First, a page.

Does anyone have any idea's on how to proceed expanding this guide, I'm really happy with how the station numbers section turned out after a bit of work, truly unique and very very useful, though it should probably be renamed with all the work put into it. But what else needs expansion? what new sections should be added? Just add them on the list below, and hopefully I'll get around to do some of it... --Stefan (sertmann) Talk 02:58, 7 December 2008 (EST)
- History section
- See section (short introductions to the major towns and hidden jewels a la the DOTM intros)
- Map - with destinations from the See section plotted, and very important, time zones!
- Get Out section, with pointers to stuff like my (Stefan's) Russia to Japan via Sakhalin itinerary.
- I think you've done a great job with it. Your 'See' idea would be good, especially if it also highlighted anything of interest about the stations themselves. (I remember being interested by the angles of the Tyumen station and getting threatened by police for taking photos of the Novosibirsk station.) My wish list would include a list of which stations get long stops (e.g. ones where a traveler has time to get off the train and pick something up at the station) versus short stops...although I'm guessing that changes a bit between trips, so my experience might not be the same as yours. Distance between the stations would help, which I assume would be covered by your proposed map.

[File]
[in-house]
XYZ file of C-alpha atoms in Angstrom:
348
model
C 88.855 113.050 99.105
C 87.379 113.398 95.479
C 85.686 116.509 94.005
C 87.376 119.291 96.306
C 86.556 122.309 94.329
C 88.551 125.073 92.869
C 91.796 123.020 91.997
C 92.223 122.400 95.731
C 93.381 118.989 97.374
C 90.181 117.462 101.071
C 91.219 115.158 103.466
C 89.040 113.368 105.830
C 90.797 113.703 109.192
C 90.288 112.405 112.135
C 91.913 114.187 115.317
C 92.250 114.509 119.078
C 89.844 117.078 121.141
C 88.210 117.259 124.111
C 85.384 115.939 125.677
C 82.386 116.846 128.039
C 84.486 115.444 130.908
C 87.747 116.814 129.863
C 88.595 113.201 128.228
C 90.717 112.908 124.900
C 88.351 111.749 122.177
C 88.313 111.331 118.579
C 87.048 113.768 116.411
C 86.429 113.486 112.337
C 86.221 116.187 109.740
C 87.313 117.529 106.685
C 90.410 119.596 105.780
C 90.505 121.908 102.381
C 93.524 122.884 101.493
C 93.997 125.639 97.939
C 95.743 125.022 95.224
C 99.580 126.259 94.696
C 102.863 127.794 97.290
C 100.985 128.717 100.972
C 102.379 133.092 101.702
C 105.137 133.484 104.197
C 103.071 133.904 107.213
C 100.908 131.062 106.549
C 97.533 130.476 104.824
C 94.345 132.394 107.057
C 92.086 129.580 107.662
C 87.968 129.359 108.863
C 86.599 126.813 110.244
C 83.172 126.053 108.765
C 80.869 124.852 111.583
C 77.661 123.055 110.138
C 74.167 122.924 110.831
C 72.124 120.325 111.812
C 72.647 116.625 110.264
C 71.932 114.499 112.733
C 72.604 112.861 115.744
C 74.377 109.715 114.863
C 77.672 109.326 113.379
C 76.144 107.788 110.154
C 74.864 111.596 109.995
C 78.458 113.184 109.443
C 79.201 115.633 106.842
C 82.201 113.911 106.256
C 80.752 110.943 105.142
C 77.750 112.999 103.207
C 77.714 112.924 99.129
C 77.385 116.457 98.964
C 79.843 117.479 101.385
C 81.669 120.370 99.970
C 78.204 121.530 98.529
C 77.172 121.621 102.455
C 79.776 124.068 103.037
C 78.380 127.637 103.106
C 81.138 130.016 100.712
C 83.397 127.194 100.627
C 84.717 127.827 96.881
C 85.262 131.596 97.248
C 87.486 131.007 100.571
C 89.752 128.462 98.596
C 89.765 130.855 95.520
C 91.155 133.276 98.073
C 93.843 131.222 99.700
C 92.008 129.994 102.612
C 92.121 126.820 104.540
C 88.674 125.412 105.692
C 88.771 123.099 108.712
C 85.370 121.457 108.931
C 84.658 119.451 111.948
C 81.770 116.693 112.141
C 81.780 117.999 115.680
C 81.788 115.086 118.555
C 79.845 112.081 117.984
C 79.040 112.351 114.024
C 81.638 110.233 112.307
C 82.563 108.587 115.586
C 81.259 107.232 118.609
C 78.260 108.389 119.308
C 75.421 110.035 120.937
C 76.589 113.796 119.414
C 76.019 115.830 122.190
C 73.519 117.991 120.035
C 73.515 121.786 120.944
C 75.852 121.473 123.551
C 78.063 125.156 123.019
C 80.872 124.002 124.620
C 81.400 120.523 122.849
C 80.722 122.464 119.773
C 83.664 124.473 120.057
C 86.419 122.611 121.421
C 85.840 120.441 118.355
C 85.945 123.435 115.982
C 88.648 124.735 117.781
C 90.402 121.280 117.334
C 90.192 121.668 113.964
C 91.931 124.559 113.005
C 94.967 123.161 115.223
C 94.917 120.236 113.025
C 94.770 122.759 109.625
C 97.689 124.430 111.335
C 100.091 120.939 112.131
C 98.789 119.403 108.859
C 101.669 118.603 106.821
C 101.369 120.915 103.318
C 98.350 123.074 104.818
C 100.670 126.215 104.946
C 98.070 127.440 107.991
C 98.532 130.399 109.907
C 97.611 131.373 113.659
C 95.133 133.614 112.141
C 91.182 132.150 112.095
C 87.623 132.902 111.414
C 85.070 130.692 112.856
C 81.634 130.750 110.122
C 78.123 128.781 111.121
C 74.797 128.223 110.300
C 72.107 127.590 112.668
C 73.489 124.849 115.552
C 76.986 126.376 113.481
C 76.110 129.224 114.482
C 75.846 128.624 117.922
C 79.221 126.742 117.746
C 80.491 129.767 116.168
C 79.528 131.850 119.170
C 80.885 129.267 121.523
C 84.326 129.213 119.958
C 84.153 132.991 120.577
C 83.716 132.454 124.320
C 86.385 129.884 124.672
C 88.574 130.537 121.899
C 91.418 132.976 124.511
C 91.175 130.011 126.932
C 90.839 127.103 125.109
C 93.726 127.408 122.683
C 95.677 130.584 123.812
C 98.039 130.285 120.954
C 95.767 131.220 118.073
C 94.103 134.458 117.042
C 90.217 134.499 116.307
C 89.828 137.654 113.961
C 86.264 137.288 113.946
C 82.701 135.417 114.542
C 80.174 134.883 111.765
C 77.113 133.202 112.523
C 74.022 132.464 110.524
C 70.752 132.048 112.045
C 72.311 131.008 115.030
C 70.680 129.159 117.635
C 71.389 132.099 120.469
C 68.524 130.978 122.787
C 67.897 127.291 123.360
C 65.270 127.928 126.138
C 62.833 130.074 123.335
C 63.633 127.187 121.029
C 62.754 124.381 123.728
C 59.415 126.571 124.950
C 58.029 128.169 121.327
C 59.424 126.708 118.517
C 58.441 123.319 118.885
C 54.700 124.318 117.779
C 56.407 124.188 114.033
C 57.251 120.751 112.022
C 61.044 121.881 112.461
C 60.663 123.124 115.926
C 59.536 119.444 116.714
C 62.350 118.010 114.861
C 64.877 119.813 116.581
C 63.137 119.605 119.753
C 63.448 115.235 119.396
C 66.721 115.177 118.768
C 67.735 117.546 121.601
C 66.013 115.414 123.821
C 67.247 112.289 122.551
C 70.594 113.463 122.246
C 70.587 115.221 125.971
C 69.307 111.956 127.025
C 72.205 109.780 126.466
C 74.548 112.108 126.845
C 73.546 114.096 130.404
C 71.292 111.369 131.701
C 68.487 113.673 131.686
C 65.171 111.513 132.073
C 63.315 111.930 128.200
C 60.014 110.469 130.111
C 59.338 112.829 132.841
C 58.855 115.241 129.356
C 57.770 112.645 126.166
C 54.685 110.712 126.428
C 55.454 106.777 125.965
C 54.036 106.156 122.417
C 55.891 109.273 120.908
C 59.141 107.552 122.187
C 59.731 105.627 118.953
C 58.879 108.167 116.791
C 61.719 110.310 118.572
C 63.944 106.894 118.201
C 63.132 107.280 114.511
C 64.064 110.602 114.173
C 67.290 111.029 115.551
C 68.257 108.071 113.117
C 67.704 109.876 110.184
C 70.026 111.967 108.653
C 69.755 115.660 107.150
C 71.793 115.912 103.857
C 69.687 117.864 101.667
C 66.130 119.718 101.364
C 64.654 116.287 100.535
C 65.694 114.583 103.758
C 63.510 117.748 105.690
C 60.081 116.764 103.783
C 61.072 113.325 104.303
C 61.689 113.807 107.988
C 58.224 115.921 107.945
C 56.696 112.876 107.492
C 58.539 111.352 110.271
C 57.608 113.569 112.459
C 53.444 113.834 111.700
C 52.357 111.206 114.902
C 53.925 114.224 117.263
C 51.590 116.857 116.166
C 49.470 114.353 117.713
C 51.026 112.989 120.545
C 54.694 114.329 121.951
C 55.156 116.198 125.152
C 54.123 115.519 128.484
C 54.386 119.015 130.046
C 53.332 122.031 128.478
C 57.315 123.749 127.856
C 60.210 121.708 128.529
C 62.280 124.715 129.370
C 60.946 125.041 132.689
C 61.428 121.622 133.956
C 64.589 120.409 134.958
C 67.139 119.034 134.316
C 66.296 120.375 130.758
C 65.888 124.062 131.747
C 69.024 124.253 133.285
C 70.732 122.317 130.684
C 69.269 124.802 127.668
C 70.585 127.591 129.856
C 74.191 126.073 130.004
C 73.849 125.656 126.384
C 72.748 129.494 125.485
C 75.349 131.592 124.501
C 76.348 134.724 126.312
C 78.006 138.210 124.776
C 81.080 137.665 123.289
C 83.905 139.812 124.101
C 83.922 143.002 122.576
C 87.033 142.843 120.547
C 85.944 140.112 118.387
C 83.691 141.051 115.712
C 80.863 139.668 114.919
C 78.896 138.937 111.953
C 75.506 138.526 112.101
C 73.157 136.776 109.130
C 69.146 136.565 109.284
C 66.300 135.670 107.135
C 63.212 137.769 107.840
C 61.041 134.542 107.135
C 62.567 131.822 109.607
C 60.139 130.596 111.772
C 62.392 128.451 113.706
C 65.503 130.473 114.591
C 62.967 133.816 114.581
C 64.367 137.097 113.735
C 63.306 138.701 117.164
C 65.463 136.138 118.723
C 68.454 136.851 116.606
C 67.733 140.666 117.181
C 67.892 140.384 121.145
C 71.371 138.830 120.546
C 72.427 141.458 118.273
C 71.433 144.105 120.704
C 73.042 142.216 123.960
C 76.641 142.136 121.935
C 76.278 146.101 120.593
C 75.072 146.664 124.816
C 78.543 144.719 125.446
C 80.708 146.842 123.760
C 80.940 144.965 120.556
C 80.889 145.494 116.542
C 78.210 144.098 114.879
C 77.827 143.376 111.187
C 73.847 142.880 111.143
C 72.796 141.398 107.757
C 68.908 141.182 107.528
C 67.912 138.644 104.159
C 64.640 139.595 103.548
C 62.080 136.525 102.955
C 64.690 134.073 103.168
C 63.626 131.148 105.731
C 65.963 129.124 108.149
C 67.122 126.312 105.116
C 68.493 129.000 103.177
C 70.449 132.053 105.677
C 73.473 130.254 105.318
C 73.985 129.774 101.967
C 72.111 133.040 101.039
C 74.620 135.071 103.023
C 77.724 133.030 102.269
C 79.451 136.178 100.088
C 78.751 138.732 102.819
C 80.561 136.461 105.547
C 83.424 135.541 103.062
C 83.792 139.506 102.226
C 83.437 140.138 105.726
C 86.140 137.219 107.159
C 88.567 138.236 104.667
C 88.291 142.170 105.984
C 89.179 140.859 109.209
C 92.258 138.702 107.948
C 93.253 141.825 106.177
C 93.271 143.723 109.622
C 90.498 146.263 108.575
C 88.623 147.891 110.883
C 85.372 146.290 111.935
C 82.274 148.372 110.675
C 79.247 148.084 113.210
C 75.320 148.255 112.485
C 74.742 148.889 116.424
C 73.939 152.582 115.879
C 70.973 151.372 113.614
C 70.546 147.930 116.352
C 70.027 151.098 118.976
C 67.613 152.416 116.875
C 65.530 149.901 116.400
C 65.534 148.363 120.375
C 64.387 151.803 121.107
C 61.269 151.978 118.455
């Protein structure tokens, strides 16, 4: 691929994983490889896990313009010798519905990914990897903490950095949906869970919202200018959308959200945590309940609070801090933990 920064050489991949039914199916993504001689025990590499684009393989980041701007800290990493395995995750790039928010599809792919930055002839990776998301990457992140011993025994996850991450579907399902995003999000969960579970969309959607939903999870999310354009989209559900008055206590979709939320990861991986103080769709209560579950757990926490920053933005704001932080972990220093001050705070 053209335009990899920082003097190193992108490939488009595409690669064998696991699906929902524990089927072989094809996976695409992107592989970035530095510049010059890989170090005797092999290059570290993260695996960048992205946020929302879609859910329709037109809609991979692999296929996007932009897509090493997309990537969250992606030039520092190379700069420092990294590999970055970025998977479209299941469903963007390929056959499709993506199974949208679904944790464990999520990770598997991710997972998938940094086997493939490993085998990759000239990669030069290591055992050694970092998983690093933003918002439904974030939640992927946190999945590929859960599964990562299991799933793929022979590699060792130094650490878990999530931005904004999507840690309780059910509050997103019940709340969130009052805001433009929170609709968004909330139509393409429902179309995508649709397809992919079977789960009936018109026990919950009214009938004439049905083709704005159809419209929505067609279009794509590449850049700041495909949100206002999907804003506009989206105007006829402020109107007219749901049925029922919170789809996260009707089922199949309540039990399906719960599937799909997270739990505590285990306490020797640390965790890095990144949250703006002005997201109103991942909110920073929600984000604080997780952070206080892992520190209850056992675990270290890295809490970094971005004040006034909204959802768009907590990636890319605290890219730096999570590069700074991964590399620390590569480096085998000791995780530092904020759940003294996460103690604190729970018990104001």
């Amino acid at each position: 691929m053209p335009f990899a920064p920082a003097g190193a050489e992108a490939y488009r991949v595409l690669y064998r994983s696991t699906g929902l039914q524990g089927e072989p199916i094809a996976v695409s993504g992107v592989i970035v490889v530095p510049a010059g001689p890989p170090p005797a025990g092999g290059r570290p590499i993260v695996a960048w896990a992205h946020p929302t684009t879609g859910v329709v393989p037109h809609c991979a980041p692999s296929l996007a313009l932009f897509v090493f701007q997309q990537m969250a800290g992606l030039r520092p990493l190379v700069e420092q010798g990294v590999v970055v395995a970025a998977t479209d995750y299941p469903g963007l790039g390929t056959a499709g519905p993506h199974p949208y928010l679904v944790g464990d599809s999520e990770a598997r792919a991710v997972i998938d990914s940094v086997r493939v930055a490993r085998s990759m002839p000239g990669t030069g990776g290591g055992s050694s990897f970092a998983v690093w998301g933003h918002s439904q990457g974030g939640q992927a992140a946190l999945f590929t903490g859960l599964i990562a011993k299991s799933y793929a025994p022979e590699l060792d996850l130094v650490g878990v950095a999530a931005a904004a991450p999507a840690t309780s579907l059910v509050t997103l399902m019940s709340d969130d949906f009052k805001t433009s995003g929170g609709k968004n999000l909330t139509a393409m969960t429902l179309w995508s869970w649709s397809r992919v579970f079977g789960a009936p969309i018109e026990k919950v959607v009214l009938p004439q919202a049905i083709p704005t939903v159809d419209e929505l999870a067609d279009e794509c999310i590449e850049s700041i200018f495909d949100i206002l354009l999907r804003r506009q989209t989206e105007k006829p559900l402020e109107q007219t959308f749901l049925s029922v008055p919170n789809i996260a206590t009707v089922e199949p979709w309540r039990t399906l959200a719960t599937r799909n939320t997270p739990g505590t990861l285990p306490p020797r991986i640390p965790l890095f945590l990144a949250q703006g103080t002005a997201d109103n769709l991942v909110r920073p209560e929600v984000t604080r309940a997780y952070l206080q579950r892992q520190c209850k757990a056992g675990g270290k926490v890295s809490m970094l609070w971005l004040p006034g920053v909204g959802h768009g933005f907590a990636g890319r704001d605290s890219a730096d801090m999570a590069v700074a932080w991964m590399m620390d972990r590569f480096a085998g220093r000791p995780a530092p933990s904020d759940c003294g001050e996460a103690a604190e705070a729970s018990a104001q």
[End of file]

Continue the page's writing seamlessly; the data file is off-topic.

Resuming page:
I lost a whole camera memory card of Trans-Siberian station photos and signs...I'm still miserable about it! Gorilla Jones 19:31, 13 December 2008 (EST)
- VISA INFO...especially with regards to invitation. Do I have to get an invitation through a tourist agency, or can I book several nights in Moscow and then a week later a hotel in Vladivostok? AHeneen 01:39, 25 February 2009 (EST)
- I'm bewildered by the tourist visa process for Russia. When I lived there I had a multiple entry resident-student visa, so I never had to deal with any of that. Anything either of you could contribute to the Russia article regarding the intricacies of visa-related challenges in Russia travel would be very welcome. --Peter Talk 05:03, 25 February 2009 (EST).
- I was there on a business Visa - and it was just as complicated - invitiation required, embassy website said a HIV test was required (and still does), but the travel agency that issued the invitation would have none of it, fixed entry and exit dates (can't enter before or after the dates stated on the Visa). But i suspect the situation is very different depending on where you get your visa. --Stefan (sertmann) Talk 06:22, 25 February 2009 (EST)